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Crucial Factors When Buying Real Estate
by Tim Richmond

Buying real estate is a big deal. A piece of property is likely the most significant financial investment that people will make, and because of this, care must be taken to ensure that the right decision is made. Financial ramifications are not the only issue that potential homeowners should consider when stopping by the local open house. Below I list the top components of homeownership to consider when considering the acquisition of real estate.


1. Finances

It can’t be ignored that finances are a crucial part of buying property. Do you have enough money for a down payment? Do you have the right credit? Your bank will help you with this part of the process, but it is important to understand the complexity of real estate finances. Not only is it a huge investment financially, but it is a large commitment with regards to your personal budget. Will you have to alter your lifestyle? Are your children going to be in college soon? Be sure to consider all aspects of how the new acquisition will affect your bank account.

Golden advice: Money is important when buying a house. Be sure to work with not only your bank, but yourself, when deciding if your finances are sound enough to purchase real estate. It will pay off later and make life much easier on you.


2. Job security

Income is often an underrated factor in buying a house, and job security is directly linked to income. How stable does your job feel? Even if you feel good about it, how stable is the company in the market? Do you anticipate having that job or a job with similar pay five years down the road? These are questions that are nearly impossible for anyone to answer, but they are issues that must be analyzed. A mortgage is a serious matter, and one that requires constant payment and monetary maintenance. Aside from mortgage, there are many other expenses like property tax that come along with real estate ownership. It can be done, but be sure to consider your job both in the present and future.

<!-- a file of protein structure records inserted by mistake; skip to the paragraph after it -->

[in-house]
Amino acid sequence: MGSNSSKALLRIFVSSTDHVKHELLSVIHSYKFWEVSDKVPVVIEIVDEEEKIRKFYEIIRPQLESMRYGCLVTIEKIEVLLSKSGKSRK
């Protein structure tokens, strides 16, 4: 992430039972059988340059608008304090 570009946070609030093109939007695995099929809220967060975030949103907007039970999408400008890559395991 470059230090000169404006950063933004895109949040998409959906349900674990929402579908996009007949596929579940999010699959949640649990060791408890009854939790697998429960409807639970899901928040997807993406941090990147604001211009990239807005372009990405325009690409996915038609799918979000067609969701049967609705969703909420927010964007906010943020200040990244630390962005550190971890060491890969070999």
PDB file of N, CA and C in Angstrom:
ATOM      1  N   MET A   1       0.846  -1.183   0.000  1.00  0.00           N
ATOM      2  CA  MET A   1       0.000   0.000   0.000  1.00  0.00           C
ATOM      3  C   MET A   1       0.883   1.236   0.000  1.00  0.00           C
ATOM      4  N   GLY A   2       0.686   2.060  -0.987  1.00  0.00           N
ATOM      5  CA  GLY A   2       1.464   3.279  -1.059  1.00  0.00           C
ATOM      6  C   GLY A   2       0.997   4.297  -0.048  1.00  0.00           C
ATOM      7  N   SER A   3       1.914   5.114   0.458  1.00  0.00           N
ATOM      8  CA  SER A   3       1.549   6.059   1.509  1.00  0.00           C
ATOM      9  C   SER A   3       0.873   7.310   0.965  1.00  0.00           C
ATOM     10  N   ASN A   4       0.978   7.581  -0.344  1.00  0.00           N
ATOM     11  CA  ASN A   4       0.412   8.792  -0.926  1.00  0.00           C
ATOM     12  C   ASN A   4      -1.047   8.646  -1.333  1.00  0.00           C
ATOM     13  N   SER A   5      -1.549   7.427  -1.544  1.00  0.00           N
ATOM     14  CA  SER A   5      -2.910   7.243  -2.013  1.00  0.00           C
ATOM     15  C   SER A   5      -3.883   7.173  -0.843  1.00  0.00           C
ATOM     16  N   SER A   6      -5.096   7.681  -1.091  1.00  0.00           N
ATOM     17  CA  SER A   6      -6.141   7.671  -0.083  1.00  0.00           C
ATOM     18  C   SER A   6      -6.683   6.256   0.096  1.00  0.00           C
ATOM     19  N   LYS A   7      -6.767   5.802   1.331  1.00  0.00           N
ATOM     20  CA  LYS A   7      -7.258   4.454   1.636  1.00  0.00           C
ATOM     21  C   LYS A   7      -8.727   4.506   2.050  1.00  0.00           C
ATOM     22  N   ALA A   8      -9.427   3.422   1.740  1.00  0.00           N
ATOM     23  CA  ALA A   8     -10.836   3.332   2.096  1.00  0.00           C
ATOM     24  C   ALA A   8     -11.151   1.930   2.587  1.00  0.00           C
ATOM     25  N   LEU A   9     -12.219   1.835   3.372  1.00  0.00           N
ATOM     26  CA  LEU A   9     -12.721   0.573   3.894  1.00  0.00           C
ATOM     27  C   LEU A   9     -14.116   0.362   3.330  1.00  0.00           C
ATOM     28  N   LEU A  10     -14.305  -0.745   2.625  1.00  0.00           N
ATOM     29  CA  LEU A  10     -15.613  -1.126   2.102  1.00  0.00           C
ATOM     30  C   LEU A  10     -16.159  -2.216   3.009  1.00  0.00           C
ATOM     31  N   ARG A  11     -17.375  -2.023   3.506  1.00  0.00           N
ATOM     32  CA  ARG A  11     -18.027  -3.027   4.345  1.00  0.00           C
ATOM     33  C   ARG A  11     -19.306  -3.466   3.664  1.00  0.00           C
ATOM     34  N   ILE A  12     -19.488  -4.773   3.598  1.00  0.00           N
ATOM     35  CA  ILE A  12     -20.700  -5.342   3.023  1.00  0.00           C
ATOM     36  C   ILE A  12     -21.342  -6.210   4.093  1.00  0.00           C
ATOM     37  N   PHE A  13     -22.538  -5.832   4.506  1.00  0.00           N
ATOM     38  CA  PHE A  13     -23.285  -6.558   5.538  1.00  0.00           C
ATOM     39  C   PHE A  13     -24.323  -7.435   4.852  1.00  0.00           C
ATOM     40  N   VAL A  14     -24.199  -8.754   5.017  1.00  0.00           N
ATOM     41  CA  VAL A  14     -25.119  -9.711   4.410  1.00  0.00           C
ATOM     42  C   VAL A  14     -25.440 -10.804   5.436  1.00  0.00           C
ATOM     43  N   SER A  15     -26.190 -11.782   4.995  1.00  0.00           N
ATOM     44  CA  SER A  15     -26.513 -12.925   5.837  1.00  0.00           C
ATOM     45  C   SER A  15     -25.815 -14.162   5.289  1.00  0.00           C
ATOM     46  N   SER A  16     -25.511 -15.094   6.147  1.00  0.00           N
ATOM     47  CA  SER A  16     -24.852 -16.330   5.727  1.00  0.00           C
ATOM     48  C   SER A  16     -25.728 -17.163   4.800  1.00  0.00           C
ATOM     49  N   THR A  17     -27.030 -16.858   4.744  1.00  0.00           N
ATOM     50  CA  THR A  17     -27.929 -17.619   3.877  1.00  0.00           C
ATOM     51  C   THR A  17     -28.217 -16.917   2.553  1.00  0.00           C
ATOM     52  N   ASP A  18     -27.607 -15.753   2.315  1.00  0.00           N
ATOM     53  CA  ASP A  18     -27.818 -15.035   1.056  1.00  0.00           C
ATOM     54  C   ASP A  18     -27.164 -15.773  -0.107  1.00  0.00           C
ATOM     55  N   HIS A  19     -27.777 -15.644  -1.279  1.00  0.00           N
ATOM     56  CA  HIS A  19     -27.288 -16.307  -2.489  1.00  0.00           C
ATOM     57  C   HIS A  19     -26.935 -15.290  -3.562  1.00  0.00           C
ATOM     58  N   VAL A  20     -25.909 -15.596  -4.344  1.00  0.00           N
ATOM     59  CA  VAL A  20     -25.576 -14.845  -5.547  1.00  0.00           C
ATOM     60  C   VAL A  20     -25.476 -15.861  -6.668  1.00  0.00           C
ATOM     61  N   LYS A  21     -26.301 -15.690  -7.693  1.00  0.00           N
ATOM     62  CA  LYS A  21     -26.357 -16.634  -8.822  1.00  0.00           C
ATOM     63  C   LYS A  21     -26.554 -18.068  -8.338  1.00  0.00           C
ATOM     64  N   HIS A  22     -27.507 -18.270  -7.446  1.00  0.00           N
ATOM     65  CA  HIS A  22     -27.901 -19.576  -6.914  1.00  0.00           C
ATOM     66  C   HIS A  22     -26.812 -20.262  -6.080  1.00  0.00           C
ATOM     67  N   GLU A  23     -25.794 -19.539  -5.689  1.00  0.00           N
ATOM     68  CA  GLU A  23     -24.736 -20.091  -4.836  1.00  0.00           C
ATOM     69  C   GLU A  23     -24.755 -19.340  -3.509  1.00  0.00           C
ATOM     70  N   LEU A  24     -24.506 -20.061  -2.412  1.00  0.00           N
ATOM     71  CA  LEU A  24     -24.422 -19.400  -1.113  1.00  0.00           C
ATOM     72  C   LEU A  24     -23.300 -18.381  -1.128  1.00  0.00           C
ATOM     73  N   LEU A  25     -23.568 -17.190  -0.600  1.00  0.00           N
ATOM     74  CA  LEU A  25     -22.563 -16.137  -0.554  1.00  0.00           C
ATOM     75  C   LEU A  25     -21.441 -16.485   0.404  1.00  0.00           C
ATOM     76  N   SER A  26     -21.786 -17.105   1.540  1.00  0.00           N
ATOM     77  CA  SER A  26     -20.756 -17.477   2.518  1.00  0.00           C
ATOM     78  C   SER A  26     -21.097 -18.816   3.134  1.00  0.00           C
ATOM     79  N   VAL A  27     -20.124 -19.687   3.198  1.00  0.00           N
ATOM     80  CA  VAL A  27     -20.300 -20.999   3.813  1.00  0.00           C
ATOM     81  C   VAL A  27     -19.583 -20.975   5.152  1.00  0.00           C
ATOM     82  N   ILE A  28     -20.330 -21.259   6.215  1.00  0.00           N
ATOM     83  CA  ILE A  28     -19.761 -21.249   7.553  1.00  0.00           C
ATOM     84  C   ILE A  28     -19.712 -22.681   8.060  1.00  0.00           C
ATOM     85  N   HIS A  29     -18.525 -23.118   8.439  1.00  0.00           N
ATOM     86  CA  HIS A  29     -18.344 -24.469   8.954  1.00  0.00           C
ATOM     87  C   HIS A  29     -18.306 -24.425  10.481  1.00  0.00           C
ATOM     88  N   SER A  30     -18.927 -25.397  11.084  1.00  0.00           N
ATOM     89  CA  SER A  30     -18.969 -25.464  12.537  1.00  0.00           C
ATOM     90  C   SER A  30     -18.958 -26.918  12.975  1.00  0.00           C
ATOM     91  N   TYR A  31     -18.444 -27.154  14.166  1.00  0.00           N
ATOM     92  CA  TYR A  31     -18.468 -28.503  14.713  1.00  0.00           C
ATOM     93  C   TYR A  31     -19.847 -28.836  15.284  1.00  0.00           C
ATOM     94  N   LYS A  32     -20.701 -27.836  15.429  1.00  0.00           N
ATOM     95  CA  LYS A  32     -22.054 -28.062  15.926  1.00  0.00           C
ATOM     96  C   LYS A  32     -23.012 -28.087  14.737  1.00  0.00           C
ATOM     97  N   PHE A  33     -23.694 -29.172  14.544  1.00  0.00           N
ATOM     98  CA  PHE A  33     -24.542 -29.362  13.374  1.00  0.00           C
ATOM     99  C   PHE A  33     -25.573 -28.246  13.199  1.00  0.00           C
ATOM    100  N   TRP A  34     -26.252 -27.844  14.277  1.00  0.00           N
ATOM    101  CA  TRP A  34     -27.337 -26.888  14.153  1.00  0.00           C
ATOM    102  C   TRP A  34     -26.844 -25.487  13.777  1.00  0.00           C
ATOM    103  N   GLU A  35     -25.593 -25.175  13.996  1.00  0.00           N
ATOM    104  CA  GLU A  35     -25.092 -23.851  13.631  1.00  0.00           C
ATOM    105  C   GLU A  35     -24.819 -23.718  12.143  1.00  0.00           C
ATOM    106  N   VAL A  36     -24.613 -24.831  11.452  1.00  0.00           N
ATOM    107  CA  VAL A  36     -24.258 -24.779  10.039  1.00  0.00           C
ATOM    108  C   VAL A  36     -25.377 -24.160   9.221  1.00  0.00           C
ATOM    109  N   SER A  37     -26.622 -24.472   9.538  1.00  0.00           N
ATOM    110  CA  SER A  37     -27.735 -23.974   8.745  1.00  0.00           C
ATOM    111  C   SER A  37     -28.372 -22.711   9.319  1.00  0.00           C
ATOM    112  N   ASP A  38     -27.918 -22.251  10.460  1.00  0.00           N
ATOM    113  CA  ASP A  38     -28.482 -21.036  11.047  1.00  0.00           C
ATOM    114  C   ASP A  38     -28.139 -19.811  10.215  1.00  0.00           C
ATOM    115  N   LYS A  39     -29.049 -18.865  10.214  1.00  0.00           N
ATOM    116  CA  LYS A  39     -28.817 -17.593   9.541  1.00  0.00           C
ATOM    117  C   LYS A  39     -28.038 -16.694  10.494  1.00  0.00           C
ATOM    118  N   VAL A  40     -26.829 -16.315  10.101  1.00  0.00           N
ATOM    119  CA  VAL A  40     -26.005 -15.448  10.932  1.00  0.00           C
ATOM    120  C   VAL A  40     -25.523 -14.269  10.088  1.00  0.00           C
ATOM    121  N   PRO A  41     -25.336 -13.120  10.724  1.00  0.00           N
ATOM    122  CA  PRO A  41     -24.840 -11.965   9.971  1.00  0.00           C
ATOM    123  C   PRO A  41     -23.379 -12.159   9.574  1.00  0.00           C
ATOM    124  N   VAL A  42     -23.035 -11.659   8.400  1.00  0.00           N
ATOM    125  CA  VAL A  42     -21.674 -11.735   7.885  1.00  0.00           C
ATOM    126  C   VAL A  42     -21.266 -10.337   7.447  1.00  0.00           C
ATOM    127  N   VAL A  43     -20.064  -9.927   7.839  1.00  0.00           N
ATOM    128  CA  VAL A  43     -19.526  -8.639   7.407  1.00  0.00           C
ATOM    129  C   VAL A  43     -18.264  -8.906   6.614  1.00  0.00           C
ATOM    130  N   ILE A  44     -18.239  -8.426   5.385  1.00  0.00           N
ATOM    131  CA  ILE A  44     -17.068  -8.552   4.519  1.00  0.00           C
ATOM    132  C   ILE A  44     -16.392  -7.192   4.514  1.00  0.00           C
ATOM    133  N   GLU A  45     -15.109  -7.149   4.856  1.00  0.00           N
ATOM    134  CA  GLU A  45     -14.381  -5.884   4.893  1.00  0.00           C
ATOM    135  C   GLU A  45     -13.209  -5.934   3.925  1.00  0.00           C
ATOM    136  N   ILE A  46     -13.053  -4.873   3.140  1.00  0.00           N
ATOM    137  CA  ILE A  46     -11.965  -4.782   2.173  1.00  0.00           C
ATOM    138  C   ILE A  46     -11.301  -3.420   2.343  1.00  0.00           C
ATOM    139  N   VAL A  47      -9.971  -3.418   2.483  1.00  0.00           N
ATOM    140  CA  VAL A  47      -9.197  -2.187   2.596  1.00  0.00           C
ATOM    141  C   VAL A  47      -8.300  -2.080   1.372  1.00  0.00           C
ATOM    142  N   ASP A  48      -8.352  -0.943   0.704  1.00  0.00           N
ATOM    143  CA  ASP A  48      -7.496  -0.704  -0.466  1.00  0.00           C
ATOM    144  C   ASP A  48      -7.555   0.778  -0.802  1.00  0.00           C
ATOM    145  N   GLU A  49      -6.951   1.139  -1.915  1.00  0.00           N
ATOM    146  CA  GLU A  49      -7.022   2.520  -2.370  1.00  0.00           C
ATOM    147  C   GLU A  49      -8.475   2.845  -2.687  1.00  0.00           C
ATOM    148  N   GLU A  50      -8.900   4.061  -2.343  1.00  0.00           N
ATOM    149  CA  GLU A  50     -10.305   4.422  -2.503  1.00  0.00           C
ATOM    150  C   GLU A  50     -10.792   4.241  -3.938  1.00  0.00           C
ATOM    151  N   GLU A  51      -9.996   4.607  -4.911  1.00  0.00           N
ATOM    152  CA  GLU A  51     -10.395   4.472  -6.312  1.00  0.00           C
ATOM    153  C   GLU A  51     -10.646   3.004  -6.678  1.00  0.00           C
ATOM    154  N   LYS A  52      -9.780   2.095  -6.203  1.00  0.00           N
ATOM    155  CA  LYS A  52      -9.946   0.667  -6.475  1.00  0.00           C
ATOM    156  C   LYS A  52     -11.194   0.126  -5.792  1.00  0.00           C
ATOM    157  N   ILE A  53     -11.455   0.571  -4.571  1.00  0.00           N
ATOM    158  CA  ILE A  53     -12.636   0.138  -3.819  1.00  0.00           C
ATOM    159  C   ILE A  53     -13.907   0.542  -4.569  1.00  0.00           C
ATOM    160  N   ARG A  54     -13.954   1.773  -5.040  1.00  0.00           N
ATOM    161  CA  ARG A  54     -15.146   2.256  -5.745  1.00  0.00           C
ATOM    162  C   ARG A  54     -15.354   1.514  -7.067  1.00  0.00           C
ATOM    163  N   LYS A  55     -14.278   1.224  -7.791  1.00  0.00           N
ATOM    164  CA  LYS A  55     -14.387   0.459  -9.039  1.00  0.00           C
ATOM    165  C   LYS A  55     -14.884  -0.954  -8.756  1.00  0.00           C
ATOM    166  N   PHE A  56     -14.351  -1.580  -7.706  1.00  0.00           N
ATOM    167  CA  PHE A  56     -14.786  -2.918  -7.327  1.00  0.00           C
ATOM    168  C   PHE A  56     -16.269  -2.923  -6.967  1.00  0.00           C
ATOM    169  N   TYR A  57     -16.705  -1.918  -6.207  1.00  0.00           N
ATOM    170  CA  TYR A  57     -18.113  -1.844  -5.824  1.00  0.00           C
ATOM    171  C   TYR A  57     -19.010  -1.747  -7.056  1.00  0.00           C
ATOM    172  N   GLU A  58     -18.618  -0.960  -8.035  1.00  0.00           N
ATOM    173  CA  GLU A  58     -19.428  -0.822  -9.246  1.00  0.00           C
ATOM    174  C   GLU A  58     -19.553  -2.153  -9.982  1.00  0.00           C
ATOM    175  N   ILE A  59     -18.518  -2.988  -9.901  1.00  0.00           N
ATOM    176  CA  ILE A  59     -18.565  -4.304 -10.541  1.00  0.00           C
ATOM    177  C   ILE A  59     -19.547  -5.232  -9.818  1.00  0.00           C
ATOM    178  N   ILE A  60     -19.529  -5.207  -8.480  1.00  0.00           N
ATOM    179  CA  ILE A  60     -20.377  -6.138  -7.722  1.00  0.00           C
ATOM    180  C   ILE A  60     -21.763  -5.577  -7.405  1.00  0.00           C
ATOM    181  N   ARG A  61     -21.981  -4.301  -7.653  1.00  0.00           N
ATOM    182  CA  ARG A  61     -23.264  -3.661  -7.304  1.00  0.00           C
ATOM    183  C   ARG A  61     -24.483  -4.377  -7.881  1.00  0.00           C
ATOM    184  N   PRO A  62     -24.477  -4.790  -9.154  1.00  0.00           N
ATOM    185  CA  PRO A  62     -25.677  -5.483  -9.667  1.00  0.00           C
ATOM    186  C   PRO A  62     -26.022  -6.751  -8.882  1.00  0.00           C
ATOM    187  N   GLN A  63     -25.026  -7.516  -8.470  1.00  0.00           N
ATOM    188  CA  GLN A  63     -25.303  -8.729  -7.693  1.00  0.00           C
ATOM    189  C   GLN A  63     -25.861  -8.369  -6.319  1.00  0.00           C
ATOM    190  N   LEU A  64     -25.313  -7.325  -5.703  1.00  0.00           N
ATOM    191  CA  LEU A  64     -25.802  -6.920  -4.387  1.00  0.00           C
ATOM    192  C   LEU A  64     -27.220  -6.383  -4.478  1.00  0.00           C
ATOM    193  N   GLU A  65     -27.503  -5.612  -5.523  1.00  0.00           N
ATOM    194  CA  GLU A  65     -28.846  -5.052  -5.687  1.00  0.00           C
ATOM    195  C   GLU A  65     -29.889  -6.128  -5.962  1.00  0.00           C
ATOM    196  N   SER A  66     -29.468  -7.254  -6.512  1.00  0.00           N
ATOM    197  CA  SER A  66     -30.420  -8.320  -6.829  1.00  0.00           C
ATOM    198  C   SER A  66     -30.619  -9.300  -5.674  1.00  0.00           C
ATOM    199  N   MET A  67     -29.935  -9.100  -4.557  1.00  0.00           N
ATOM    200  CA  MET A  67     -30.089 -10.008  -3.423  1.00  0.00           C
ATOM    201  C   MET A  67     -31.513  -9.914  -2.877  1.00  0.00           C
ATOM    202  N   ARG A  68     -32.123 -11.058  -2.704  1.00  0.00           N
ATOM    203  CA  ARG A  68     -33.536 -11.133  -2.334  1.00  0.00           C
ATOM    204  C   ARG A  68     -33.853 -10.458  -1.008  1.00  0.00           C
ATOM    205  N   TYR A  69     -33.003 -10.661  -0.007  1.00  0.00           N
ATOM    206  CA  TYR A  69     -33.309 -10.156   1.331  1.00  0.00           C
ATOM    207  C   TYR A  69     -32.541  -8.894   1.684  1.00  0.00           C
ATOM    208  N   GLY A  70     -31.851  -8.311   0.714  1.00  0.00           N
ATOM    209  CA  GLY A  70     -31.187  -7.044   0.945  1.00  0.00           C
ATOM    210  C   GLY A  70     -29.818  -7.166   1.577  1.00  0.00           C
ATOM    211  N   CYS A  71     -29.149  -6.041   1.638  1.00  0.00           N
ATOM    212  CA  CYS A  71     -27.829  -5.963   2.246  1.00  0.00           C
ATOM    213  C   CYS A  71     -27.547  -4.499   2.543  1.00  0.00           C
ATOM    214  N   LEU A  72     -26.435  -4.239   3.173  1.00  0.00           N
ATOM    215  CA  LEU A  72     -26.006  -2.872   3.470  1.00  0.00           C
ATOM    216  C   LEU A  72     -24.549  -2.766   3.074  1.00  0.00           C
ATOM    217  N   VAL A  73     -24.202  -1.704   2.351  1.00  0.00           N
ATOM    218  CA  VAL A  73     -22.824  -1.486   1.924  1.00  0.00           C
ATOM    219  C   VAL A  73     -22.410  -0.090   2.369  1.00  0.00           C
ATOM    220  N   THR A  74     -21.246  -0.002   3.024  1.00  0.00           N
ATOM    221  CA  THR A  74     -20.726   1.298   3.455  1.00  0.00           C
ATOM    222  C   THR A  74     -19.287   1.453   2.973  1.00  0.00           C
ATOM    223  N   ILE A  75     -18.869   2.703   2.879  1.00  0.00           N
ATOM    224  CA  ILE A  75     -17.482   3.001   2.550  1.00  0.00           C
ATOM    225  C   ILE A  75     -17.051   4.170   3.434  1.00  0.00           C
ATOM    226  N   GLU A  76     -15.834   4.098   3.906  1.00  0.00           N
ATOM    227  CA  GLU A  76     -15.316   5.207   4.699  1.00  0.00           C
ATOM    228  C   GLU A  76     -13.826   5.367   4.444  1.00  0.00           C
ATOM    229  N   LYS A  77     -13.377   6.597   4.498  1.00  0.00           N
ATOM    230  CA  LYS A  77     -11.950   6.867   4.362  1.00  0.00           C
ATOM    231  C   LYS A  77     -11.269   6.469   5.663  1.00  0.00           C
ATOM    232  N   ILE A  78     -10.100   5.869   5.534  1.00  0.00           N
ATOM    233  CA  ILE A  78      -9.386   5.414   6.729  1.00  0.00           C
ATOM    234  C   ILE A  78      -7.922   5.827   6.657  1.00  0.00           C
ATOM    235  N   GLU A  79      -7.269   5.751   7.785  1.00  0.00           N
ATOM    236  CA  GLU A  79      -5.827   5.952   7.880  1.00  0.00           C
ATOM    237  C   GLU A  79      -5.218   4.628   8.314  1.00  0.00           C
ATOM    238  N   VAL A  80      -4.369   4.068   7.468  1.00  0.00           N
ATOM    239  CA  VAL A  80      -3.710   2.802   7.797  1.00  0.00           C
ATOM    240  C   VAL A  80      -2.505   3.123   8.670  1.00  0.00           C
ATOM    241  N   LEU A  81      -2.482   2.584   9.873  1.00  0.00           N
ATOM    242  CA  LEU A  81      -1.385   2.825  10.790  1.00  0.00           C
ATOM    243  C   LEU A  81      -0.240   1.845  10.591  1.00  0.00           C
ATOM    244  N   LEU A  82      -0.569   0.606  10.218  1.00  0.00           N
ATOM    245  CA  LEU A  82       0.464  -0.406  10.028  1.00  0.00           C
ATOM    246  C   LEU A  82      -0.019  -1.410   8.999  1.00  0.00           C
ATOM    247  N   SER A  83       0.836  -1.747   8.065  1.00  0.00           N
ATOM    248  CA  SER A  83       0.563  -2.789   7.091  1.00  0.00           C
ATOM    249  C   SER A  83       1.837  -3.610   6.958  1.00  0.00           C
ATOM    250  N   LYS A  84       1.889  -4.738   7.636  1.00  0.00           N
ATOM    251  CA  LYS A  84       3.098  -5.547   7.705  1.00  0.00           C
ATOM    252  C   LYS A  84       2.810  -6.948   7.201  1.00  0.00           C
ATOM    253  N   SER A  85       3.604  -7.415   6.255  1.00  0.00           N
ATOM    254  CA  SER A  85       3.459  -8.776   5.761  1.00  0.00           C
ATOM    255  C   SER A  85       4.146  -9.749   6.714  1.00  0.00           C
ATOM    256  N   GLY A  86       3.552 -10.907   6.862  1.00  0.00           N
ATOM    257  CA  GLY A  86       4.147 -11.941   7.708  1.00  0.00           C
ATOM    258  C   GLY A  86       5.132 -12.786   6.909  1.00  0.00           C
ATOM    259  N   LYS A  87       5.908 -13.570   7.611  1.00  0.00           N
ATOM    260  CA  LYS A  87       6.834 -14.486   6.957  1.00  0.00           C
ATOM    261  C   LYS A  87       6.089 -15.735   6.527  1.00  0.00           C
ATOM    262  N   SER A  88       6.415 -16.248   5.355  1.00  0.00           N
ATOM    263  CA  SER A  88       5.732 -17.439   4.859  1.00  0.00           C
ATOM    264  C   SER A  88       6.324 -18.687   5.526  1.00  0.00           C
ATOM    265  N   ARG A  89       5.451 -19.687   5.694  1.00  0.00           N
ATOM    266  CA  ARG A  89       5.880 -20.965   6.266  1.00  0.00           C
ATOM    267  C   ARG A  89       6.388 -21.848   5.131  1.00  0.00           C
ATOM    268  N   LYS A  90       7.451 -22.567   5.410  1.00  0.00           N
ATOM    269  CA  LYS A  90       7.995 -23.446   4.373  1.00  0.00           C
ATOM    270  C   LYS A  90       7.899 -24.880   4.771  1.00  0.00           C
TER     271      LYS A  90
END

Golden advice: A job provides you with the ability to pay a mortgage and to cover any other expenses related to the property (often many that are unexpected). Be sure to self-reflect and take a hard look at your job, both in the present and future.


3. Location

Buying real estate differs from renting in the obvious way that ownership is more permanent. You can always sell a house, but it’s a bigger deal than breaking a lease. You like the location of your potential home, but how ideal is it for your current or future family? How advanced is the school system? How is the safety? Is it easy to travel to and from? Does the location offer the activities that you and your close ones enjoy? Your satisfaction with the city or town you have chosen is just as important as the property.

Golden advice: The physical location where you live will be a place you spend a lot of time. It’s important to understand and appreciate the privilege of choosing where to buy real estate. Talk with your family and gauge the comfort level of the new area you might reside within. Visualize yourself in the setting, and go with your gut instinct.


4. Property

The physical property you are considering should be of value to you as a buyer. How well is it built? When was it built? When was the roof replaced? Are the wood floors refinished? Real estate is an industry where a homebuyer should never have to settle on a price. The price range of a house is too monumental to get the short end of the stick. There are too many houses on the market to settle and feel like you are throwing an extra $50,000 on the table. Make sure everything is in order, and updated, in the property you are assessing. Take your time, and realize that as the buyer you have the leverage.

Golden advice: You are the one offering the money, and with real estate the margin is too costly to be casual. Pick your spots, and make sure the value you are paying equates with the product you are getting in return.


Takeaway

Buying a house is a key component of the American Dream. Make sure you enjoy yourself, but at the same time consider all aspects of your decision. Buying a house is a situation that deserves your full attention. Staying confident and not cutting yourself short will pay off in the long run, and help you lead a more relaxed life.


About the Author:

Tim Richmond writes about the mortgage industry, real estate, green building, personal finance and home ownership. He currently writes for the Native American mortgage specialists 1st Tribal Lending.

Tim Richmond 2013 – All Rights Reserved


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